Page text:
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Does African Philosophy Exist?

 

By: Michael Oluwagbemi
Michael.oluwagbemi@gmail.com

“African philosophy is dominated by the search of the continent for a new identity authentic to Africans and distinct from those imposed by outsiders.” Martin Cohen

Western civilization is based on the philosophy of the West- this philosophy supposedly emanates from Greece specifically Athens: men like Socrates, Plato, Aristotle, Pericles, Cicero, Archimedes and modern ones like Newton, Hobbes etc. have contributed not only to the philosophical thought of the west, but laid the foundation of her science, technology and art. These thinkers provided valuable answers to issues wide ranging from morality, government, politics, religion and war. In universities across Nigeria, students are taught Western Philosophy, but what is fundamentally lacking is an understanding of their own philosophy. Are we Westerners? Even a quote on Wikipedia acknowledges the state of African philosophy by saying and I quote: “Other philosophical traditions, such as African philosophy, are rarely considered by foreign academia. Since emphasis is mainly placed on western philosophy as a reference point, the study, preservation and dissemination of valuable, but lesser known, non-Western philosophical works face many obstacles.”

Were our forbearers non-thinking creatures? Are we still thinking? Do we have a school of thought that equips our policy makers, guides our scholars and provide guidance for our development? Or are we just living on borrowed thought and precepts? Were the beautiful arts of Africa, especially today’s Nigeria looted by the European aggressors and now in their museums and private collection, shaped by a non-thinking mind? Did our art, traditional medicine and government baseless? Were the enormous empires/kingdoms of Benin, Oyo, Songhai, Mali, Ghana, Dahomey, Borno and Nubia lacking in wise men and philosophers? Is there anything like an indigenous African Philosophy? Did philosophy flourish in what is now the Nigeria of today? What impact did African Philosophy have on the global village? Why has African philosophy not been acknowledged by the world? Is a continuation of a racist tendency to look down on anything Negroid as inferior and the narcissistic view of Thomas Jefferson that the Negro is incapable of understanding mathematics and philosophy? What constitutes the African body of thought? What is African Philosophy?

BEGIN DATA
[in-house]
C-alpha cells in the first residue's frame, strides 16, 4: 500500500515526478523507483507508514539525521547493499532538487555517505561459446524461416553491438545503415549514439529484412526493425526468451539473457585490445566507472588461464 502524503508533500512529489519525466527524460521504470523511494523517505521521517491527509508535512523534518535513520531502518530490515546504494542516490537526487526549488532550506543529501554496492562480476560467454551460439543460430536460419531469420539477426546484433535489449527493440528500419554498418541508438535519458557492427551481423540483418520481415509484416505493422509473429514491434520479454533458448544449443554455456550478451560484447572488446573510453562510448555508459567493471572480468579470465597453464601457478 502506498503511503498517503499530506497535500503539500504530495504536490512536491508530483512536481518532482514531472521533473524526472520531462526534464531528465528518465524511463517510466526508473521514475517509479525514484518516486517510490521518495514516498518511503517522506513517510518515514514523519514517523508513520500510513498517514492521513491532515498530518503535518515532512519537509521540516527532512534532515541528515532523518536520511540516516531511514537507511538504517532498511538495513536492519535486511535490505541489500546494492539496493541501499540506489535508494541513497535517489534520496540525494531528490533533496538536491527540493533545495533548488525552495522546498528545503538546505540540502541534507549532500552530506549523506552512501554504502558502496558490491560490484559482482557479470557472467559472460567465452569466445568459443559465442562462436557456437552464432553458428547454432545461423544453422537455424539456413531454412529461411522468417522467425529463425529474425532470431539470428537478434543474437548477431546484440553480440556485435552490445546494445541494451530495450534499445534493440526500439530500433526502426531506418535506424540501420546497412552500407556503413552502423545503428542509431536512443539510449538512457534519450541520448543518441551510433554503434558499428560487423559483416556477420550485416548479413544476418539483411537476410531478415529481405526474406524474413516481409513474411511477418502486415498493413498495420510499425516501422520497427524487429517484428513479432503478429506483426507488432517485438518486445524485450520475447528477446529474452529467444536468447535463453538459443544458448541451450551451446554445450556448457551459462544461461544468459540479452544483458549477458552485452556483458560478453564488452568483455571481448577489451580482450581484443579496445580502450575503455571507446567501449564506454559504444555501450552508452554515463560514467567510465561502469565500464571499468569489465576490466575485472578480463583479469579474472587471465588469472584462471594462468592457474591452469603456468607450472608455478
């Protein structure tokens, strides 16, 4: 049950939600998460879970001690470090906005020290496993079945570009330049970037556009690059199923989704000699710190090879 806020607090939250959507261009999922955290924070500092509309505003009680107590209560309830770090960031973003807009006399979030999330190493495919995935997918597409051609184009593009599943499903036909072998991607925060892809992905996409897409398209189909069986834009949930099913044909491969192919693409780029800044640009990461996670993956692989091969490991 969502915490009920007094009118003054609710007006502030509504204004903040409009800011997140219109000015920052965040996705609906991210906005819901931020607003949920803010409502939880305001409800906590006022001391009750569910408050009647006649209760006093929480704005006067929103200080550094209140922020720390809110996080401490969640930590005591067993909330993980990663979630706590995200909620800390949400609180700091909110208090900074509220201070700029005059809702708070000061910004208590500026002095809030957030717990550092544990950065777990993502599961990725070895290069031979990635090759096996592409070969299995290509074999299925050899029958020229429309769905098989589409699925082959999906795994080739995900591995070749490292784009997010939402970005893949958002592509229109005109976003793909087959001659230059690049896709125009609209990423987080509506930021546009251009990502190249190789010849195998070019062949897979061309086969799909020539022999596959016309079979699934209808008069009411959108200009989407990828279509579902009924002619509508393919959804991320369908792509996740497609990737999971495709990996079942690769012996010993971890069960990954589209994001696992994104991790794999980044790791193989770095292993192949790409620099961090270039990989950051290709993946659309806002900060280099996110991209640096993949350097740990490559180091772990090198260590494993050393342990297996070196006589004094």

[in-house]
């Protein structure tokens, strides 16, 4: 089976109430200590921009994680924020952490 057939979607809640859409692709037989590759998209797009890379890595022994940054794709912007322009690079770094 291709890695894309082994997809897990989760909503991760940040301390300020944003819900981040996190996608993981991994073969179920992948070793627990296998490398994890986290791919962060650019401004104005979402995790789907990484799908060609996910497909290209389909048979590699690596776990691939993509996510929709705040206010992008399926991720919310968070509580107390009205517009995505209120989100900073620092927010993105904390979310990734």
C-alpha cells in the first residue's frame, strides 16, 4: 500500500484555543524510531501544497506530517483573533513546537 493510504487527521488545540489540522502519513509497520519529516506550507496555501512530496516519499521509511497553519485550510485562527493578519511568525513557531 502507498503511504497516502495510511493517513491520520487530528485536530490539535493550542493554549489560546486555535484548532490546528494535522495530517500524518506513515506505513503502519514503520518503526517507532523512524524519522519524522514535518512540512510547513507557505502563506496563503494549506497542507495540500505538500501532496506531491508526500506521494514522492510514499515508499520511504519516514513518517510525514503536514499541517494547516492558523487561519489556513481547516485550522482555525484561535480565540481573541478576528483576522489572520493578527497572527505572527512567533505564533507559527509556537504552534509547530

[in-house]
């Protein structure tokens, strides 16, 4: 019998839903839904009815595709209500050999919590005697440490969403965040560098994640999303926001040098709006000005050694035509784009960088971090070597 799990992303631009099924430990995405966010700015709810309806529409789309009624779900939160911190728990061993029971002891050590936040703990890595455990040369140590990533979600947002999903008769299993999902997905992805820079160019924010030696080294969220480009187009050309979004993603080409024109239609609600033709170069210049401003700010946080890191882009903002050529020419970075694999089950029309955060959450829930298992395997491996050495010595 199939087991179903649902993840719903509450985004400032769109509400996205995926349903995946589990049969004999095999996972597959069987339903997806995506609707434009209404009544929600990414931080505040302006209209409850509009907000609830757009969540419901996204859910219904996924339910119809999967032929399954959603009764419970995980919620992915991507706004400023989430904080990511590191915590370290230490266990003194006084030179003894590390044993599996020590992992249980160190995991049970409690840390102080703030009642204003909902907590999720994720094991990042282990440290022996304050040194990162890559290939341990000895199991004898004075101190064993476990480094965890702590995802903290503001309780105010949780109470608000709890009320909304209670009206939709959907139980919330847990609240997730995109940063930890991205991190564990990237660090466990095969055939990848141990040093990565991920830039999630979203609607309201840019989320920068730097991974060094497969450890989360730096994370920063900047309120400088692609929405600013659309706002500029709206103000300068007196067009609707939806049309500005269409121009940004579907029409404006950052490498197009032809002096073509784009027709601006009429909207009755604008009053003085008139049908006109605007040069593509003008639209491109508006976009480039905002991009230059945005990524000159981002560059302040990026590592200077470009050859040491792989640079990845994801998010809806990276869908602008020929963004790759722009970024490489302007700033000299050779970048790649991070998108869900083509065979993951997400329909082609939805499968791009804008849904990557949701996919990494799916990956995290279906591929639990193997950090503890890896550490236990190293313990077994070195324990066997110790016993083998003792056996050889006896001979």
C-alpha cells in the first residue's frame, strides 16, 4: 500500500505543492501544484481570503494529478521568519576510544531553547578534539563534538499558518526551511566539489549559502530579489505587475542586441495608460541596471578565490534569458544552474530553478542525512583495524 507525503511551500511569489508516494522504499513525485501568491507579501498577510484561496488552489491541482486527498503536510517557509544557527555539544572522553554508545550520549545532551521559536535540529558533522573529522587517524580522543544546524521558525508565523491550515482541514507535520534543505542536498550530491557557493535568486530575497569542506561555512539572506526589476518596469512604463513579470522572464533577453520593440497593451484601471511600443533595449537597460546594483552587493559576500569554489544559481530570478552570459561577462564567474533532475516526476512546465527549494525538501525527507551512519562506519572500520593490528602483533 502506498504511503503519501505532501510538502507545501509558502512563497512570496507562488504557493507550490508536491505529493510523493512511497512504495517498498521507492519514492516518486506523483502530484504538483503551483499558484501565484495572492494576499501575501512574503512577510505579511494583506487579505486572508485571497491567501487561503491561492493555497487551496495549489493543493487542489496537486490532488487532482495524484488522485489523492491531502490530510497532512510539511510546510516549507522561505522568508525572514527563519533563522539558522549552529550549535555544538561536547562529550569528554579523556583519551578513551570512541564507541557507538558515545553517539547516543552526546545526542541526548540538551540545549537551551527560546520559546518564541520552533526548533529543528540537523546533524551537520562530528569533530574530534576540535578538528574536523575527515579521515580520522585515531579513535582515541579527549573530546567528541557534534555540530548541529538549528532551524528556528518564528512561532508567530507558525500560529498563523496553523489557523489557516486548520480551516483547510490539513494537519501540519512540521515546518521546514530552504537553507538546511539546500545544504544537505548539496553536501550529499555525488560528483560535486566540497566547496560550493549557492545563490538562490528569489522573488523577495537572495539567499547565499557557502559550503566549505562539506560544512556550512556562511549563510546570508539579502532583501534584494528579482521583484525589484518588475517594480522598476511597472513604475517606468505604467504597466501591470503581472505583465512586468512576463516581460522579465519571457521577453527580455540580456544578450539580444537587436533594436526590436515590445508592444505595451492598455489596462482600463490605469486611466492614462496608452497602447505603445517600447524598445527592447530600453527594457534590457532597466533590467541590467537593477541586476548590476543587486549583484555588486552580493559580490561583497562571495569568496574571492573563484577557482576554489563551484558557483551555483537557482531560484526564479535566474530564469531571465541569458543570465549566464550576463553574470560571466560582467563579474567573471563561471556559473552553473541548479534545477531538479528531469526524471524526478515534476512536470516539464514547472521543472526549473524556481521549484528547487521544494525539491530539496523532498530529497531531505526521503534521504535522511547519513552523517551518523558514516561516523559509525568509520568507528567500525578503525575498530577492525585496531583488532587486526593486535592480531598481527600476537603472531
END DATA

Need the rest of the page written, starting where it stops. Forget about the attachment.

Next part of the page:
Before I proceed further, it is prudent to define what African Philosophy is. African for example in this instance refers to sub-Sahara African. Any country below what I call the Nubian Line. South of the line that divided the Sudan into two halves – the halves once rule by the great Nubian Pharaohs of Egypt the saw to the civilization of the Upper and Lower Nile. In short, by African Philosophy, I am purposefully excluding Egypt, Ethiopia, and Carthage but including Nubia. Are Egyptians, Ethiopian and Carthagians less African? Absolutely not – as a matter of fact, I consider their genre of philosophy as the golden child of African thought but considering the fact that either due to their proximity to the Westerners and Arabians, or the invention of the art of writing, which makes their thoughts more accessible, their works have been well explored in the past and in fact constitutes the very foundation of Western Philosophy. Thus, having clarified what part of Africa we intend to discuss- what then is our philosophy?